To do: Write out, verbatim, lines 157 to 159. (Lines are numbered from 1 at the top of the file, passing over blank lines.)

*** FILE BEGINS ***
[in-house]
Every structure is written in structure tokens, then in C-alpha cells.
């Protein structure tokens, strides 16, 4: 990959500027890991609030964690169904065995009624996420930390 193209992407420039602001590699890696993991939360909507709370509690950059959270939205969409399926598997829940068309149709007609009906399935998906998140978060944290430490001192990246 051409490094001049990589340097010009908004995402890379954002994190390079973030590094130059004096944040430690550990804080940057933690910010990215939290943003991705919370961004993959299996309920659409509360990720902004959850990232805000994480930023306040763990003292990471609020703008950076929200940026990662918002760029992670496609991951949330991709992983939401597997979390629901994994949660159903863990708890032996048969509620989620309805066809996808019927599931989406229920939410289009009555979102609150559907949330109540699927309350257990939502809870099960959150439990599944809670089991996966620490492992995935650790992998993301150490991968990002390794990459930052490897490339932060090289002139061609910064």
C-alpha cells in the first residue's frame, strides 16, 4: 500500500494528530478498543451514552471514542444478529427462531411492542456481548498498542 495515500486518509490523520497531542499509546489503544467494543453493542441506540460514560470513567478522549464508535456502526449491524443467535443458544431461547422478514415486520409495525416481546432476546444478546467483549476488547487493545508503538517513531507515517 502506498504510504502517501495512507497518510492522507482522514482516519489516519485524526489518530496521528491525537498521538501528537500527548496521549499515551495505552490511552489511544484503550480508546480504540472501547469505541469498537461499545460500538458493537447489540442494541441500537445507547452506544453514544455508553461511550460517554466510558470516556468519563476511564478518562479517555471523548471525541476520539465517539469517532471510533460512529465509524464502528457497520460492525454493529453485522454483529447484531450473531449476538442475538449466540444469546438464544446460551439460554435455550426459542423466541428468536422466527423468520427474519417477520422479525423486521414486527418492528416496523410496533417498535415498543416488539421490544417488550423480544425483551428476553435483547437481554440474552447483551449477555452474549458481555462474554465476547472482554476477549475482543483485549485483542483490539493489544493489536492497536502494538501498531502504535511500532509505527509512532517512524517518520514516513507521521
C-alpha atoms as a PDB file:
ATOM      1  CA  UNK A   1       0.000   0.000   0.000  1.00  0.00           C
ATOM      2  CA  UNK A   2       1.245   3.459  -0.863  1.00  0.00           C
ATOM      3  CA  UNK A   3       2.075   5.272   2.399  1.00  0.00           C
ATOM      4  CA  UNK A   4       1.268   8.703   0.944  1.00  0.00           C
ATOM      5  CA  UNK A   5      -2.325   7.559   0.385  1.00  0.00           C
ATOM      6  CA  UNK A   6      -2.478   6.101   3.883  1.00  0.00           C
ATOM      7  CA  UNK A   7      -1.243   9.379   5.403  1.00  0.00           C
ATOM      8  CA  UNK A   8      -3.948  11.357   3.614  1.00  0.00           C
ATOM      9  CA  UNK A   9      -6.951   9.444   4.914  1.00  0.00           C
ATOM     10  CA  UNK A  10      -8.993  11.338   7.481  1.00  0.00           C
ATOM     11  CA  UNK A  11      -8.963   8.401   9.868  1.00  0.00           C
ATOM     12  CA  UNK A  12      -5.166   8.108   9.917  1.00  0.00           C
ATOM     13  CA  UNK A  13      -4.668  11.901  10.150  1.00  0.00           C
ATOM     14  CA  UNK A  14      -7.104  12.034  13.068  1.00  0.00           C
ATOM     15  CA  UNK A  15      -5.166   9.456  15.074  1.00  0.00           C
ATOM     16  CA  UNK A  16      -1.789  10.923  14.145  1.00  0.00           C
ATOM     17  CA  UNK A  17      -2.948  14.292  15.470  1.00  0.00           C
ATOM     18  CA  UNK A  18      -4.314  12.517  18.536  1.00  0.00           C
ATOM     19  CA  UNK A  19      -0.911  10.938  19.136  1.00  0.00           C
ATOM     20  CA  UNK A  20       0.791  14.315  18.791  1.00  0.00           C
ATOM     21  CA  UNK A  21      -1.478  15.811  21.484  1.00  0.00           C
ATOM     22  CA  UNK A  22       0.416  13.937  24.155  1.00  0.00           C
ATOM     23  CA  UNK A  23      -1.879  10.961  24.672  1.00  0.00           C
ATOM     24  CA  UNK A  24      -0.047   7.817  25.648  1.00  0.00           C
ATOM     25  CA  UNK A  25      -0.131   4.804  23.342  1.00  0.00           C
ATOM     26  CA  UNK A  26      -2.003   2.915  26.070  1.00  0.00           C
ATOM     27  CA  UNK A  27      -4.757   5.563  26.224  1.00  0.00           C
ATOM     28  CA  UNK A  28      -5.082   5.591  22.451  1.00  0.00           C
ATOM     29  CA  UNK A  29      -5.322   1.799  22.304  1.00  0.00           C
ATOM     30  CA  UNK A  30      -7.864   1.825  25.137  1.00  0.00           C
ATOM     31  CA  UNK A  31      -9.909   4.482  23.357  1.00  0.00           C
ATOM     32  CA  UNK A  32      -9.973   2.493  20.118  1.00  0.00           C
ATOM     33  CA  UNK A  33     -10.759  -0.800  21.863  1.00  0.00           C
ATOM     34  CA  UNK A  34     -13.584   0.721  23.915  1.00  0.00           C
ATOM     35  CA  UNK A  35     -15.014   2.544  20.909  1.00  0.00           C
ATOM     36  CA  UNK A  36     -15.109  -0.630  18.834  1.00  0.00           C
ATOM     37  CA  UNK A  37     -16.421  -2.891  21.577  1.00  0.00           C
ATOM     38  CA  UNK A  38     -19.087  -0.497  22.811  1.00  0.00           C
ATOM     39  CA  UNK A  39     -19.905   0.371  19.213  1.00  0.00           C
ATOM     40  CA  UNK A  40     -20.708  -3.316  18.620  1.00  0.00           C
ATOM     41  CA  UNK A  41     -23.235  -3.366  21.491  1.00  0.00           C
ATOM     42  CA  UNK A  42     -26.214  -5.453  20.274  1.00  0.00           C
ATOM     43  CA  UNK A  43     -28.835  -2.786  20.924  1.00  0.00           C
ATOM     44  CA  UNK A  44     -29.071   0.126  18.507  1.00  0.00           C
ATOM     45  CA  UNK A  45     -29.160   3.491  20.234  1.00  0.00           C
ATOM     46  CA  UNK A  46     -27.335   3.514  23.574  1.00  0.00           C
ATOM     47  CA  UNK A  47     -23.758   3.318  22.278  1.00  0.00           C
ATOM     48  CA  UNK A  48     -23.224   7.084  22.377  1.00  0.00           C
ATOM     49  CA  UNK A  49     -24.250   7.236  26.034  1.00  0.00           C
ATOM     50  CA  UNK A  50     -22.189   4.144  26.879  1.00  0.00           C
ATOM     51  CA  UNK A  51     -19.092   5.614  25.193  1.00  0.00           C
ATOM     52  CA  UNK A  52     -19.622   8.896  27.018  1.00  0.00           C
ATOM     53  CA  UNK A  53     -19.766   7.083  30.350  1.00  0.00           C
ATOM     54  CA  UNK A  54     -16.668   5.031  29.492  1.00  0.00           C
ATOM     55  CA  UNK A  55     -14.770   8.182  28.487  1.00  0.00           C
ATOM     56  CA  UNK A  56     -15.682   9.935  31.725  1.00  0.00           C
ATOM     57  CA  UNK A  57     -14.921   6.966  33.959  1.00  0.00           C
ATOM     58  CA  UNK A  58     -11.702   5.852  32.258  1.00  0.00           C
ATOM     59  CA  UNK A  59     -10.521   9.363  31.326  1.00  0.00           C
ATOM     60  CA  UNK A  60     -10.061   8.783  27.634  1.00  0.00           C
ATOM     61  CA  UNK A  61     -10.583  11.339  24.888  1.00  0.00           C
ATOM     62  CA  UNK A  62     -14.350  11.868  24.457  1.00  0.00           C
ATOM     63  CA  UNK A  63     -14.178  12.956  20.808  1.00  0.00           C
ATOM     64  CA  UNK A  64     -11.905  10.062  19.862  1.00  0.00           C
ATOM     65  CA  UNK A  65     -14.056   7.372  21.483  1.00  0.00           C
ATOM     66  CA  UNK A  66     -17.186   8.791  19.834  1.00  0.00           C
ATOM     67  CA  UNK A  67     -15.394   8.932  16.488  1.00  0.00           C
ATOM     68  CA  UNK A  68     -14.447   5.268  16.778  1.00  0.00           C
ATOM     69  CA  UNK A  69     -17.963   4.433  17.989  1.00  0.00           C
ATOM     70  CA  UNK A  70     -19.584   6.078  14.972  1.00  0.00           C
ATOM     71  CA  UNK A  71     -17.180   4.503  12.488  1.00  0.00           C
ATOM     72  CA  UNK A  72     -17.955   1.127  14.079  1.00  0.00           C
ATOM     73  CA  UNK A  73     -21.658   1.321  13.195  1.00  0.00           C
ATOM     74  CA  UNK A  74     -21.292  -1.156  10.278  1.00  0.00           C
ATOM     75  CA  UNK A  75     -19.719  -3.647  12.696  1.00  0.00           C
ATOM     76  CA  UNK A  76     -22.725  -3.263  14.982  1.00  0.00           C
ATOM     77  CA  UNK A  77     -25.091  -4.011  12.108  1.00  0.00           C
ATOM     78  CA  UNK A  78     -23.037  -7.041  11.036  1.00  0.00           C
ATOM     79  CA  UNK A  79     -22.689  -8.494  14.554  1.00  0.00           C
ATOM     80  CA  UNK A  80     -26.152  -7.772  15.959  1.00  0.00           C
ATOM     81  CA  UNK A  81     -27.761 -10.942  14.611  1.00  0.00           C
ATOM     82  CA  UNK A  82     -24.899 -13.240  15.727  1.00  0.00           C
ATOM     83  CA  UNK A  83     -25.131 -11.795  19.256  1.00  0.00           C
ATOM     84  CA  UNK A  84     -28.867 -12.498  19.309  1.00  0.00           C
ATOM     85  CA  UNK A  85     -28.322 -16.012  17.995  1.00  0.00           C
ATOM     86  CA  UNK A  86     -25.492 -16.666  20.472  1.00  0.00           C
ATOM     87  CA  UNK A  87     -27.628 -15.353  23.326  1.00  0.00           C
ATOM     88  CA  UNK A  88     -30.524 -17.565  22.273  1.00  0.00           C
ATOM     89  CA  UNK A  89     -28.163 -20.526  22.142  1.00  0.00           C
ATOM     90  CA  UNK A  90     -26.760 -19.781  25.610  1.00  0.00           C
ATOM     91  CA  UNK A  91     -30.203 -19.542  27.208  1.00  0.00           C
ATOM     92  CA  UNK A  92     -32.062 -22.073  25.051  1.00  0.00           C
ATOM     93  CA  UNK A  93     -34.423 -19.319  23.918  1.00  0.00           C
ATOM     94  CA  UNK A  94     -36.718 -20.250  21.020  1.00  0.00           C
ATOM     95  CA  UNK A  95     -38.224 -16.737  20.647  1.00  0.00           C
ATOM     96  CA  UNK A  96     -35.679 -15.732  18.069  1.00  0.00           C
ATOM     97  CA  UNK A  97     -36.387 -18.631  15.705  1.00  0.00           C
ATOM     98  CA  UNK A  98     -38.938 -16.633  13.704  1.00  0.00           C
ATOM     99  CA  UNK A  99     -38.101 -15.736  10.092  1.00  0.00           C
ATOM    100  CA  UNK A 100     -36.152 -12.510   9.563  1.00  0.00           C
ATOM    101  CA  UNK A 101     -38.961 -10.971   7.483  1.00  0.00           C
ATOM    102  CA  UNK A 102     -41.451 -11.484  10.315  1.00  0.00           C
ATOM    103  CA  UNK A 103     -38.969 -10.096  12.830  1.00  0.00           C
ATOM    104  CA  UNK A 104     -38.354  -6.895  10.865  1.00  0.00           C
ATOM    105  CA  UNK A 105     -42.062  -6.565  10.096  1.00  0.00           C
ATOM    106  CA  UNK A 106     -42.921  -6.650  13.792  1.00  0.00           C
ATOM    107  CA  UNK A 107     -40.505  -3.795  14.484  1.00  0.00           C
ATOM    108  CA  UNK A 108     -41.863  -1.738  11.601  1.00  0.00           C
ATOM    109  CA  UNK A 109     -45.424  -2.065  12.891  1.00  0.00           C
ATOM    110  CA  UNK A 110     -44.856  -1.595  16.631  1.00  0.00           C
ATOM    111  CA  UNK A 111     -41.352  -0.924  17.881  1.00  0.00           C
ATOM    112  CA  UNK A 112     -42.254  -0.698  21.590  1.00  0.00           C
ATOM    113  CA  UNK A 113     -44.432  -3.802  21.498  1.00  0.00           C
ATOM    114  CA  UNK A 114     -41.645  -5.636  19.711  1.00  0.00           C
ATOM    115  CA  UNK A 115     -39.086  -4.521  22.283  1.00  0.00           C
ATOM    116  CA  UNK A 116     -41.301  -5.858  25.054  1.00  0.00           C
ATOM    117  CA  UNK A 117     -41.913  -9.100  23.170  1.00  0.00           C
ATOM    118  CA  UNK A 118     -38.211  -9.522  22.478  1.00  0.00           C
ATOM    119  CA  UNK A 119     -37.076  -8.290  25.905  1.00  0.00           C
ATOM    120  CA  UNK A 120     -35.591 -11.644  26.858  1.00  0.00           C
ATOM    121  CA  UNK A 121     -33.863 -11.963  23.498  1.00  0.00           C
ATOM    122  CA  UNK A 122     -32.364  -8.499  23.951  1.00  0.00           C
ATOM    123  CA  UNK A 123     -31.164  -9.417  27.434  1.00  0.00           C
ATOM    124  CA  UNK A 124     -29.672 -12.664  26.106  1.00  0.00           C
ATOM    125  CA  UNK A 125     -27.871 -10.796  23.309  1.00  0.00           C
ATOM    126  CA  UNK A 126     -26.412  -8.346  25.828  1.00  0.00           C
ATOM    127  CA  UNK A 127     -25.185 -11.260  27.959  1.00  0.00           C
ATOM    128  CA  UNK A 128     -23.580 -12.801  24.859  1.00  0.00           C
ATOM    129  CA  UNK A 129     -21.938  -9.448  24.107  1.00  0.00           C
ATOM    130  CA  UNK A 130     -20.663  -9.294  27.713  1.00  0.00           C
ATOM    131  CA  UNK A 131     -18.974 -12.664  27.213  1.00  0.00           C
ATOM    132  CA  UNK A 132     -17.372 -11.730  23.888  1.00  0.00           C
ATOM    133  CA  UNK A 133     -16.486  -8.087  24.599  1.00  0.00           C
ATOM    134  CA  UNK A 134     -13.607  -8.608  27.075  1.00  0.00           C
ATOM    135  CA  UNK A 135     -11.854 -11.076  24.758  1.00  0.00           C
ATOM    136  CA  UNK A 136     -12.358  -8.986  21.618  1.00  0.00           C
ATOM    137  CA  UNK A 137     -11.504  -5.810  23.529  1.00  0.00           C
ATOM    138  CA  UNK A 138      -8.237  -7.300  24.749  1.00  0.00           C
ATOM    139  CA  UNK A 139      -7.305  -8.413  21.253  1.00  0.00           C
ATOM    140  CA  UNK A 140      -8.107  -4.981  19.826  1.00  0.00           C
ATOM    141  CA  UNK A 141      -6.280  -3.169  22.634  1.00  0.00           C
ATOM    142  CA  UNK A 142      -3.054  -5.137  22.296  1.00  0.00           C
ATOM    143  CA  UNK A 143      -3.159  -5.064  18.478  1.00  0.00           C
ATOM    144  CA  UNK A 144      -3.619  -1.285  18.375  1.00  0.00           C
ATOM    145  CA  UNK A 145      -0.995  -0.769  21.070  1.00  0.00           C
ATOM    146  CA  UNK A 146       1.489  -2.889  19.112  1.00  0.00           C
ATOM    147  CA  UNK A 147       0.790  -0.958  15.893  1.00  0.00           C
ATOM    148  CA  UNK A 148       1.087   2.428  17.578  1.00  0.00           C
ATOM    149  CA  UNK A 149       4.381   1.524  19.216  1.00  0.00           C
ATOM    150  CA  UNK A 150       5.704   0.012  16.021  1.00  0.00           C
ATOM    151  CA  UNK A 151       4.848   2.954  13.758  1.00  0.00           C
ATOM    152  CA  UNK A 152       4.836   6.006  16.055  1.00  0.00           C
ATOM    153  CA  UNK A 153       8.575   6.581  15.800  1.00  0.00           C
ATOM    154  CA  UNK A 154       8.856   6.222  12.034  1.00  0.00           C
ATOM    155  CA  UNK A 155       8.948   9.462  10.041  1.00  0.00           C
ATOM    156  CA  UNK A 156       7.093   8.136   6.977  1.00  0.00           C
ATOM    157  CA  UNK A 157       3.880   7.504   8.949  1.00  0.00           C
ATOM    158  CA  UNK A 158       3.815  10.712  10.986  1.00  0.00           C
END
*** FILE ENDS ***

ATOM    152  CA  UNK A 152       4.836   6.006  16.055  1.00  0.00           C
ATOM    153  CA  UNK A 153       8.575   6.581  15.800  1.00  0.00           C
ATOM    154  CA  UNK A 154       8.856   6.222  12.034  1.00  0.00           C